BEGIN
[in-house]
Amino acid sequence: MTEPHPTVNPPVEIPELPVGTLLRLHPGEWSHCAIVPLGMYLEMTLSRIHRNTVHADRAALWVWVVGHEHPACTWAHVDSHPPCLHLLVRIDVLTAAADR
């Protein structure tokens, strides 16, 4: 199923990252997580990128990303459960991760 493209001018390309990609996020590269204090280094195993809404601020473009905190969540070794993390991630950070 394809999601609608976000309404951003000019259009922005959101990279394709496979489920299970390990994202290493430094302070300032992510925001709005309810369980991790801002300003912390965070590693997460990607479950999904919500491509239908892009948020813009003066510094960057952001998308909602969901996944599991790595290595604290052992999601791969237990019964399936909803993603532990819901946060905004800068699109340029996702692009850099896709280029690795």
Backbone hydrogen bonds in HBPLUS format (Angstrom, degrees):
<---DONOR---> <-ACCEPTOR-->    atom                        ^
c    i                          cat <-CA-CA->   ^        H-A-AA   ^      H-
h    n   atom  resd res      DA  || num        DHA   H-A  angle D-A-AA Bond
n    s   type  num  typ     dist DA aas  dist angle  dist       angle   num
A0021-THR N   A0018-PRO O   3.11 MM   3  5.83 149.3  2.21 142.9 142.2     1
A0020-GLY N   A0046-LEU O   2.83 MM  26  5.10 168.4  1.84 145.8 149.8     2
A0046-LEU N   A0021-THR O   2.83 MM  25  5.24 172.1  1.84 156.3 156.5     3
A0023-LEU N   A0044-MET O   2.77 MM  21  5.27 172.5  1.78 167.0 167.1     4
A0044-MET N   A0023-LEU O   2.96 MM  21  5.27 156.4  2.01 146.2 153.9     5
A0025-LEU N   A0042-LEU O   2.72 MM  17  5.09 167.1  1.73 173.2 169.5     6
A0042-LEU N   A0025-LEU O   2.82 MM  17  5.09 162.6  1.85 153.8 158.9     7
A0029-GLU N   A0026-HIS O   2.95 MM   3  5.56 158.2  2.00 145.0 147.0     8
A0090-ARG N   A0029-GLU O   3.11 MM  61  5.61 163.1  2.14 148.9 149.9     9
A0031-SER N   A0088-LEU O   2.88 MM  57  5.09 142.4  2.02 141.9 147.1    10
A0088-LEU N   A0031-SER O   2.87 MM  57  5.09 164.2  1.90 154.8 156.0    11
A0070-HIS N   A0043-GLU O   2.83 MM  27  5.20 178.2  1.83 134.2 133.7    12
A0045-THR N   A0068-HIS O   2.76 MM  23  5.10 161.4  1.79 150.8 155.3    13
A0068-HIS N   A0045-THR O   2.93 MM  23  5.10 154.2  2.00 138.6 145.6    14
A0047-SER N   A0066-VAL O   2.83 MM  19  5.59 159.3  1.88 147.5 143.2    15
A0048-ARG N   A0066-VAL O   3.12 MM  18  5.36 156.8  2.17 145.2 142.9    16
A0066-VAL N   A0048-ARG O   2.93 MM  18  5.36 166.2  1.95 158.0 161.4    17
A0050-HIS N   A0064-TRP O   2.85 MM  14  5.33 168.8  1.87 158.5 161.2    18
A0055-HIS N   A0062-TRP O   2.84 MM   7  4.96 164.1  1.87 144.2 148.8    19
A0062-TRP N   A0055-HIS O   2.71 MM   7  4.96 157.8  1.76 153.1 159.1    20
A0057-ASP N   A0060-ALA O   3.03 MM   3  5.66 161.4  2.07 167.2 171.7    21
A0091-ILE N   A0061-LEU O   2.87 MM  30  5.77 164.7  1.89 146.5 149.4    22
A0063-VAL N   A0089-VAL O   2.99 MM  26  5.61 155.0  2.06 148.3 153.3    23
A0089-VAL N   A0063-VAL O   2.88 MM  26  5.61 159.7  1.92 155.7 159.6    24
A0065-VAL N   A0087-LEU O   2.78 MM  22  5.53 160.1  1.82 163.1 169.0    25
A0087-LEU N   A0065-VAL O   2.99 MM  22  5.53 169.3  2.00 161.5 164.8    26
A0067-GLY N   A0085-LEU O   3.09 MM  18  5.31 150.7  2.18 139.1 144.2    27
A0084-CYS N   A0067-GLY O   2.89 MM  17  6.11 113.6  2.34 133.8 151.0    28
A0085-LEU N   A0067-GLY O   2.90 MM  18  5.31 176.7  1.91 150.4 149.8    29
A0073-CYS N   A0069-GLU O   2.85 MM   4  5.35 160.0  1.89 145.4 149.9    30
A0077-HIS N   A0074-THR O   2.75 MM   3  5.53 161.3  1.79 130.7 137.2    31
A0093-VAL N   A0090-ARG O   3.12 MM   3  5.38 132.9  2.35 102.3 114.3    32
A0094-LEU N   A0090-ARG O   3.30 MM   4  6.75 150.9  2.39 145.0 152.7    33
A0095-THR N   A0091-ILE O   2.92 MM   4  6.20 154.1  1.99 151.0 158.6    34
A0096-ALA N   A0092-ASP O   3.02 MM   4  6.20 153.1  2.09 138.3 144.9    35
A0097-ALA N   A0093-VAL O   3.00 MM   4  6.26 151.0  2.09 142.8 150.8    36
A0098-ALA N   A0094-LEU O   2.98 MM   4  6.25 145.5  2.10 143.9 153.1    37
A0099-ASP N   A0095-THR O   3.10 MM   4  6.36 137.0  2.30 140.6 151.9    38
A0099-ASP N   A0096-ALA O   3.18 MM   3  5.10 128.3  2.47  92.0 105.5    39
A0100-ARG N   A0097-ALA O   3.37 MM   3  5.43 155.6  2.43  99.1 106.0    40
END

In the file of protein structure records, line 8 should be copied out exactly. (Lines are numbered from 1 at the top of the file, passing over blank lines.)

n    s   type  num  typ     dist DA aas  dist angle  dist       angle   num